Special session kicks off in Austin as hundreds rally outside the Capitol


Equality Texas CEO Chuck Smith (David Taffet/ Dallas Voice)


DAVID TAFFET | Senior Staff Writer

The special session of the Texas Legislature that convened this week in Austin offers some interesting parallels to what’s going on in Washington.

In D.C., Republicans control both houses of Congress and the White House and still can’t pass much of anything. In Austin, Republicans control both houses of the Legislature and the executive mansion, and Gov. Greg Abbott had to call a special session to keep the Texas Medical Board, and four other commissions from sunsetting.

While lawmakers are in Austin again to pass legislation to enable doctors to continue practicing legally in the state beyond Sept. 1, Abbott thought it would be a good idea for them to pass bills to take away cities’ rights to regulate trees on property within the city limits, to propose more bathroom bills, to rein in unions further, to nibble away even more at a woman’s right to choose and a variety of other insidious new pieces of legislation.

But can any of it pass?

Many Democrats in the Texas House don’t think so. Versions of all of the proposed bills were introduced in the regular session of the Legislature and got nowhere.

State Rep. Eric Johnson, D-Dallas, said all the special session does is give Republicans more time. But, he said, “Time doesn’t cure bad leadership.”

To ensure every piece of bad legislation passes, the Senate has chosen to suspend rules on posting info and on public hearings.

In the House, state Rep. Tony Tinderholt, R-Arlington, tried to outmaneuver Speaker of the House Joe Straus, complaining from the House floor that some bills had been assigned to committees chaired by Democrats. He wanted to know if those bills could be brought to the floor even after they die in committee.

But Straus didn’t give Tinderholt a direct answer. He said that would be a question for the parliamentarian and explained that the bills in question were sent to committees chaired by Democrats because those were the appropriate committees for those bills. Straus didn’t change the rules for the lower house.

Among the bills Tinderholt was, no doubt, referring to were the various bathroom bills targeting transgender people.

“Appropriate” is exactly what Straus meant when he assigned those bills to committees where he assumes they will die. Last week, Straus said he didn’t want to be responsible for any suicides that resulted from passing anti-transgender legislation.

Johnson noted that other Republicans have also expressed opposition to the bathroom bills, using a business argument.

On Monday, Dallas City Councilwoman Jennifer Staubach Gates held a press conference in Austin, with Visit Dallas CEO Phillip Jones, to warn about the amount of tourism and convention business the state will lose if any of these bills are passed.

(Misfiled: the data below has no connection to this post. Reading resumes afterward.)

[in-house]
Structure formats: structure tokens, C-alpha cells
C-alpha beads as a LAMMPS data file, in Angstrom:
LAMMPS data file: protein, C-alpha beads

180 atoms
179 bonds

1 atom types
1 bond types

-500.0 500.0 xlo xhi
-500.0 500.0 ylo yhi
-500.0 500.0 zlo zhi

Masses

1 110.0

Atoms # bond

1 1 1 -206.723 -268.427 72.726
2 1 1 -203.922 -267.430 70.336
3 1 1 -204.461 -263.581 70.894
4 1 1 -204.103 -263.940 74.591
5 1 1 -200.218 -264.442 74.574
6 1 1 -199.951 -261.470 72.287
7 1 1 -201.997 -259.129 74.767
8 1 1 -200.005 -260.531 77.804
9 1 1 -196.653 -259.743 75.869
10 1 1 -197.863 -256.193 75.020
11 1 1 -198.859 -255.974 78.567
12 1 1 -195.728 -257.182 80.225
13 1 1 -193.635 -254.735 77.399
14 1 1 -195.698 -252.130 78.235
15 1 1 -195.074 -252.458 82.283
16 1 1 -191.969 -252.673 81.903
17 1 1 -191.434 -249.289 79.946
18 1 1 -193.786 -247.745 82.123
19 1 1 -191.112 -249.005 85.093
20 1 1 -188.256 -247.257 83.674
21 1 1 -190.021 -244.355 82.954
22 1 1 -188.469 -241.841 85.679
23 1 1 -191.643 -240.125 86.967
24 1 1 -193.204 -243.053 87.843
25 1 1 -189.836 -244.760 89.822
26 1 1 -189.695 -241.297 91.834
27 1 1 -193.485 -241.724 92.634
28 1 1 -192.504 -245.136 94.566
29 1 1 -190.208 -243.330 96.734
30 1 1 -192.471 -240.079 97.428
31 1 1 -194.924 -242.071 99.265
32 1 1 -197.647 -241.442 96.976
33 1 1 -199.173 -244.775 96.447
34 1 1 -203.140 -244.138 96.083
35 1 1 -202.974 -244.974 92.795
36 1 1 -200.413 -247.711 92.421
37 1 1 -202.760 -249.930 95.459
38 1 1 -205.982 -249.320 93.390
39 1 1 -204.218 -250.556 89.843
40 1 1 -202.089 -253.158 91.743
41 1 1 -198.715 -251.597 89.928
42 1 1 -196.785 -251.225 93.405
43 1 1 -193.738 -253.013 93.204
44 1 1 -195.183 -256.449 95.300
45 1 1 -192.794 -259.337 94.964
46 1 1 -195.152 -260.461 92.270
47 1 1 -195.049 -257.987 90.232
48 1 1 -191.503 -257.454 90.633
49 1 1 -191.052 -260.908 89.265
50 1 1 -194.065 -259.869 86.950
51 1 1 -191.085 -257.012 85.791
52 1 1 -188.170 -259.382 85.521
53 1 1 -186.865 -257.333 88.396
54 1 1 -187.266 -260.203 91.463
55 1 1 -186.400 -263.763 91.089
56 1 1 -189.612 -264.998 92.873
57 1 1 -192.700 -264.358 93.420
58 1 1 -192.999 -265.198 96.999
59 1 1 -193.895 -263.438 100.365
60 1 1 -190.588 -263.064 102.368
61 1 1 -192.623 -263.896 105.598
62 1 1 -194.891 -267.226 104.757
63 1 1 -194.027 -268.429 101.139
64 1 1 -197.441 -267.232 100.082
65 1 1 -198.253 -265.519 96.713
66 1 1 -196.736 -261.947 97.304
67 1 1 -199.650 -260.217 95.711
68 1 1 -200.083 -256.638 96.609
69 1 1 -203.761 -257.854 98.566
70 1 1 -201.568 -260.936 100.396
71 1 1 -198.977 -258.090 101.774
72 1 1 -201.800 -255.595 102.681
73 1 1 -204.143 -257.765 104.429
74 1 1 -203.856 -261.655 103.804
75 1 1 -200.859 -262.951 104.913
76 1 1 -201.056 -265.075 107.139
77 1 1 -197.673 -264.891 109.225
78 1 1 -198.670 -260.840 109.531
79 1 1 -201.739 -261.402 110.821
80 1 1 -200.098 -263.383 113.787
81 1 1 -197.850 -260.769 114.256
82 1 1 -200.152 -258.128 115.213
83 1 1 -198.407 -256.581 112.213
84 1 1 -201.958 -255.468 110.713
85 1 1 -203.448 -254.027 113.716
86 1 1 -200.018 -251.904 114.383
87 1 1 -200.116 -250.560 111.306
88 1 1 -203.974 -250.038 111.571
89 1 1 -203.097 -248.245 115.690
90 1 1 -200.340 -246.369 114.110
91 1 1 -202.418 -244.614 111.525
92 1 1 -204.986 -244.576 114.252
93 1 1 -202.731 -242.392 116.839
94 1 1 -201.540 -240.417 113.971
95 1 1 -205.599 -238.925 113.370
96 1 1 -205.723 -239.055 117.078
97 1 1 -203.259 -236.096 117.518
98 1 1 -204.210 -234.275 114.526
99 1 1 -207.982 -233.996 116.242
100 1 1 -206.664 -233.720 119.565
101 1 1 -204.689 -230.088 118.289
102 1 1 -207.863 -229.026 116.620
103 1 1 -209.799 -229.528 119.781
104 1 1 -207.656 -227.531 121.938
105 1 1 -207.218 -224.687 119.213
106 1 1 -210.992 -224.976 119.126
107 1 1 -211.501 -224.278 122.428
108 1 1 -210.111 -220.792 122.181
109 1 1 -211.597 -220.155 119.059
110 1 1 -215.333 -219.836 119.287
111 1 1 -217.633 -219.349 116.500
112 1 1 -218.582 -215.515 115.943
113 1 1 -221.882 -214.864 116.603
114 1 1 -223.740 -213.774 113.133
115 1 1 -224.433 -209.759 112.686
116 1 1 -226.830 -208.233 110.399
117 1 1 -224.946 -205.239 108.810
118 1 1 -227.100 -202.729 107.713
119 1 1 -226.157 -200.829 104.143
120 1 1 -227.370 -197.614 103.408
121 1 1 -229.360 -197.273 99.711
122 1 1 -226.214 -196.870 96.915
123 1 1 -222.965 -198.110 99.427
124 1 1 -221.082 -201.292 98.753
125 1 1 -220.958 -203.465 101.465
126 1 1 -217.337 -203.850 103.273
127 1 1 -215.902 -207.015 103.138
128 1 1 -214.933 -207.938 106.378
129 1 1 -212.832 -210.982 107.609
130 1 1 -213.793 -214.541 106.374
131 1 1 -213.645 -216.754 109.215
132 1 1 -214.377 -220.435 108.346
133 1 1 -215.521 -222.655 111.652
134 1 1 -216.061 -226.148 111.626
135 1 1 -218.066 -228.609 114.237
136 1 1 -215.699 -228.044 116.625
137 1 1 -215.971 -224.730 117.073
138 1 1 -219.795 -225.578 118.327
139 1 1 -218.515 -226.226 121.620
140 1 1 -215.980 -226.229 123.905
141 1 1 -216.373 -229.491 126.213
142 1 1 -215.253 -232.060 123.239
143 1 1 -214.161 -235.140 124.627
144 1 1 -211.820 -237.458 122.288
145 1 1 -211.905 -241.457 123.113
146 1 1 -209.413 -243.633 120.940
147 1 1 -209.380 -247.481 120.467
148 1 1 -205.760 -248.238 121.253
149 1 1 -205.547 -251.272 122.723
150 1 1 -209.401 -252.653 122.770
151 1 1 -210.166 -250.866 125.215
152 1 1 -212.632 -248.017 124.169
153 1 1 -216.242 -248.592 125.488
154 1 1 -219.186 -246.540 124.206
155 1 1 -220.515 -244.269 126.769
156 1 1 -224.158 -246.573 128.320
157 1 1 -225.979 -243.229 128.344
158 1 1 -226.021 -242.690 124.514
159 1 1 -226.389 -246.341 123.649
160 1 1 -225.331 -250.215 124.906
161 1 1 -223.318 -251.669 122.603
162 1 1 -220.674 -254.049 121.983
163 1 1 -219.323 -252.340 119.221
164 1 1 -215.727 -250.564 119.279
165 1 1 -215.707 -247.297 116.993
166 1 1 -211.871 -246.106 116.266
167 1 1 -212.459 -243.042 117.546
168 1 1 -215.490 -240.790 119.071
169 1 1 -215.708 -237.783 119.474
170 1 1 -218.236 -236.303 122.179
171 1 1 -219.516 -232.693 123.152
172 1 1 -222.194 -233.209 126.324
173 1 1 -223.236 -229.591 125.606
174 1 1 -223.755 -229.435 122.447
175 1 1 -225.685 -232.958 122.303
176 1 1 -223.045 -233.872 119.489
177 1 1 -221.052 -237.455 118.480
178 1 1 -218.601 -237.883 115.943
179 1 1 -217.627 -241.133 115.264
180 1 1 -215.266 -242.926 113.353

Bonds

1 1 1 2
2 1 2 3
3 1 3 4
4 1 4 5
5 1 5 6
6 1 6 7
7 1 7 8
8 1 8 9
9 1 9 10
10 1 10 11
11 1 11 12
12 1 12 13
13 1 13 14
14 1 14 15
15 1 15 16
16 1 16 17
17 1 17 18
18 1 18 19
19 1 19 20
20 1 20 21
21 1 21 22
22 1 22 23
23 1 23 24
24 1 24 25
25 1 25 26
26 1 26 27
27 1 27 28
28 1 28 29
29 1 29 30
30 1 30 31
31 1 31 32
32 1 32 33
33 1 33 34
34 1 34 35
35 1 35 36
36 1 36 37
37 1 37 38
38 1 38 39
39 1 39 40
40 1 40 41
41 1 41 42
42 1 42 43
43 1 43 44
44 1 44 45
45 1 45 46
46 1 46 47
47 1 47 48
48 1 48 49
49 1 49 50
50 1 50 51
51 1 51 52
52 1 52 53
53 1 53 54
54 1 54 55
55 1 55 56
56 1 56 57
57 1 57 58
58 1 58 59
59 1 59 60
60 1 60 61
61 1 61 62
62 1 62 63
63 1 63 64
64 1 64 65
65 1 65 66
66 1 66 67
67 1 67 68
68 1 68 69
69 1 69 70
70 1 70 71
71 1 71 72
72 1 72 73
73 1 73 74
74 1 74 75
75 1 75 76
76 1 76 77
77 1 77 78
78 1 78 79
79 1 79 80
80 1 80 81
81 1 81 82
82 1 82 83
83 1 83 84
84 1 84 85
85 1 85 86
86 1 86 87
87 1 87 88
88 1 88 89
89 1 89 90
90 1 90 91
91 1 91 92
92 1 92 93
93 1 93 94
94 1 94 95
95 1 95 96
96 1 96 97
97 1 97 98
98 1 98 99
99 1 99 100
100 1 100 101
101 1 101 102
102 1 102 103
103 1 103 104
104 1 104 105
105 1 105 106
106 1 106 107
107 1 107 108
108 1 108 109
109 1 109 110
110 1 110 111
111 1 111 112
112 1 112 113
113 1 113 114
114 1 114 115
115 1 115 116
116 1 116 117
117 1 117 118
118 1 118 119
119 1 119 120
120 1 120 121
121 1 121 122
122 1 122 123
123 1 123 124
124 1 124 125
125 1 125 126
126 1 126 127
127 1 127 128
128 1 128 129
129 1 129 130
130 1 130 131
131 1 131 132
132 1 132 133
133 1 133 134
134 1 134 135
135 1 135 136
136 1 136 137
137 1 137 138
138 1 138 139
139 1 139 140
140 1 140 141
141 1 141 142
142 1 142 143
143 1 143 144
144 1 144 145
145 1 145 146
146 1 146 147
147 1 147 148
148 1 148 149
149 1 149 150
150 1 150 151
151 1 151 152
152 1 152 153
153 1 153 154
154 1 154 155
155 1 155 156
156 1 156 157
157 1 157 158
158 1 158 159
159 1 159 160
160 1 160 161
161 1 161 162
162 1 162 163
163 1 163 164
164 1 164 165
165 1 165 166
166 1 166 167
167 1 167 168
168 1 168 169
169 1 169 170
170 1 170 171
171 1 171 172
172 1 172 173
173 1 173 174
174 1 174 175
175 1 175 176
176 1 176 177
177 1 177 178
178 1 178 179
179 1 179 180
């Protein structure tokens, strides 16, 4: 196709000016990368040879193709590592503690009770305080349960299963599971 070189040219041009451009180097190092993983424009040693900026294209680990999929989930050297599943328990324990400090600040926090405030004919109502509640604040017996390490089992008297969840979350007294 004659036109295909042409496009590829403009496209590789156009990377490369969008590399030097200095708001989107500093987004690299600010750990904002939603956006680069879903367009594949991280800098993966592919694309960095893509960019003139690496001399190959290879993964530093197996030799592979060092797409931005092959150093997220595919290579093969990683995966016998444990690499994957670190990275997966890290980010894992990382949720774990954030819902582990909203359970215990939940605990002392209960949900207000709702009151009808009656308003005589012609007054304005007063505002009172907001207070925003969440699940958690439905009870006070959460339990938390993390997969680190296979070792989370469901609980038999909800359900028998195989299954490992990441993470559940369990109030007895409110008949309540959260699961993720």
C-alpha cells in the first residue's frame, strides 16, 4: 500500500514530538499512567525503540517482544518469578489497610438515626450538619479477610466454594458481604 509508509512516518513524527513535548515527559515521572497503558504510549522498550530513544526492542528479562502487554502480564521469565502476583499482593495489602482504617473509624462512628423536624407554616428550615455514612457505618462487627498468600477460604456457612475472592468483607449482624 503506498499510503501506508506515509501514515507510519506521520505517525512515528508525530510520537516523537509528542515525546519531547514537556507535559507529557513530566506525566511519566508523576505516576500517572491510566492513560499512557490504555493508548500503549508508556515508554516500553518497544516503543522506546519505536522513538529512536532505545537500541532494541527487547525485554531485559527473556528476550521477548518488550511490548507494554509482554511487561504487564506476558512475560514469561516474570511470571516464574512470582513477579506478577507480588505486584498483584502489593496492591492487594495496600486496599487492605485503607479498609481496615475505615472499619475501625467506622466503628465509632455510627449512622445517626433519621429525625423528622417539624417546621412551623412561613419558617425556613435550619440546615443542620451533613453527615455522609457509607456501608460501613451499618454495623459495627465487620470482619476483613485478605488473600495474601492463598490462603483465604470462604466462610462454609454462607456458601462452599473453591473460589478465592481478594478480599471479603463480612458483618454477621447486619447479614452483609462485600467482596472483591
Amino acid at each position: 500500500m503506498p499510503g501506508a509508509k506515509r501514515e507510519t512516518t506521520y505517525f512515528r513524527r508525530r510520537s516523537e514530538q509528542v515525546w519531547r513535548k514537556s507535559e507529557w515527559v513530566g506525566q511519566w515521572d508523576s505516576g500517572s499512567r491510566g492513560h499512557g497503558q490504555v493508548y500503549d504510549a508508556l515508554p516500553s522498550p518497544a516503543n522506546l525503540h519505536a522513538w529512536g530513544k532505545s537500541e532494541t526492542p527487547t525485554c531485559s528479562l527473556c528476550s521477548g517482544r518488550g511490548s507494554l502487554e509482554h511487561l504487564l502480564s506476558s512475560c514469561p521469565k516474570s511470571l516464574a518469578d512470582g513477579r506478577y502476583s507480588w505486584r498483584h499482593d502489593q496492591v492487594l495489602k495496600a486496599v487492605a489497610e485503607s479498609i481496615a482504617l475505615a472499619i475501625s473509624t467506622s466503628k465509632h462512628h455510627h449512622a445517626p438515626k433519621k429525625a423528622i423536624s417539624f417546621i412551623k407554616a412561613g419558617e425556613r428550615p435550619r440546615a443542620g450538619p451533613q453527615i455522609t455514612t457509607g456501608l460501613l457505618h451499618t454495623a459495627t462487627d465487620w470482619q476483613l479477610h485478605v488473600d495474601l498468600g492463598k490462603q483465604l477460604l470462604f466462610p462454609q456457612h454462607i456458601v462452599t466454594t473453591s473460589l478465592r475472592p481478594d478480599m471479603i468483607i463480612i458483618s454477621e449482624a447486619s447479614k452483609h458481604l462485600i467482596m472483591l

But Straus, Johnson said, was the first Republican in Austin that he knew that used the moral argument that discrimination is simply wrong and could have dire consequences for transgender people.

About 1,000 attended a rally outside the Capitol on Tuesday where different speakers addressed different issues expected to come up during the special session.

The variety of issues represented was apparent from the variety of signs and T-shirts. Planned Parenthood was represented, while education was paramount to demonstrators holding “No vouchers” signs. A group called United We Dream represented undocumented Texans.

Local control was on the minds of many. A “Tree lives matter” sign referred to a bill to prevent cities from regulating trees on private property. The representative who filed the bill was fined when he cut down a large tree on his property without a city permit.

Union representatives protested a bill that would prevent the Texas State Comptroller from withholding money from public employees’ paychecks.

But the Rev. Carmarion Anderson, who is transgender, got the largest ovation from the diverse crowd when she denounced the bathroom bills and talked about hate crimes that target trans women of color.

“These bills are about using us,” she said. “Tokenizing us. Not protecting us. These bills give permission to commit a hate crime.”

By the end of her rousing speech, she had non-LGBT people chanting “Trans lives matter.”

State Rep. Chris Turner, D-Arlington, concluded the rally, offering some statistics: “Texas’ economy dropped from number 3 to 21 since Abbott took office,” he told the crowd.

Turner also said that the mortality rate for mothers in childbirth in Texas is the worst in the developed world and Texas tuition rates have increased 147 percent in 15 years.

The special session lasts 30 days. Johnson said whether or not any of the right-wing agenda passes, Abbott and Lt. Gov. Dan Patrick “brilliantly figured out this no-lose political maneuver to create primary issues.”

Republicans not voting for these issues are already being threatened with primary challenges.

This article appeared in the Dallas Voice print edition July 21, 2017.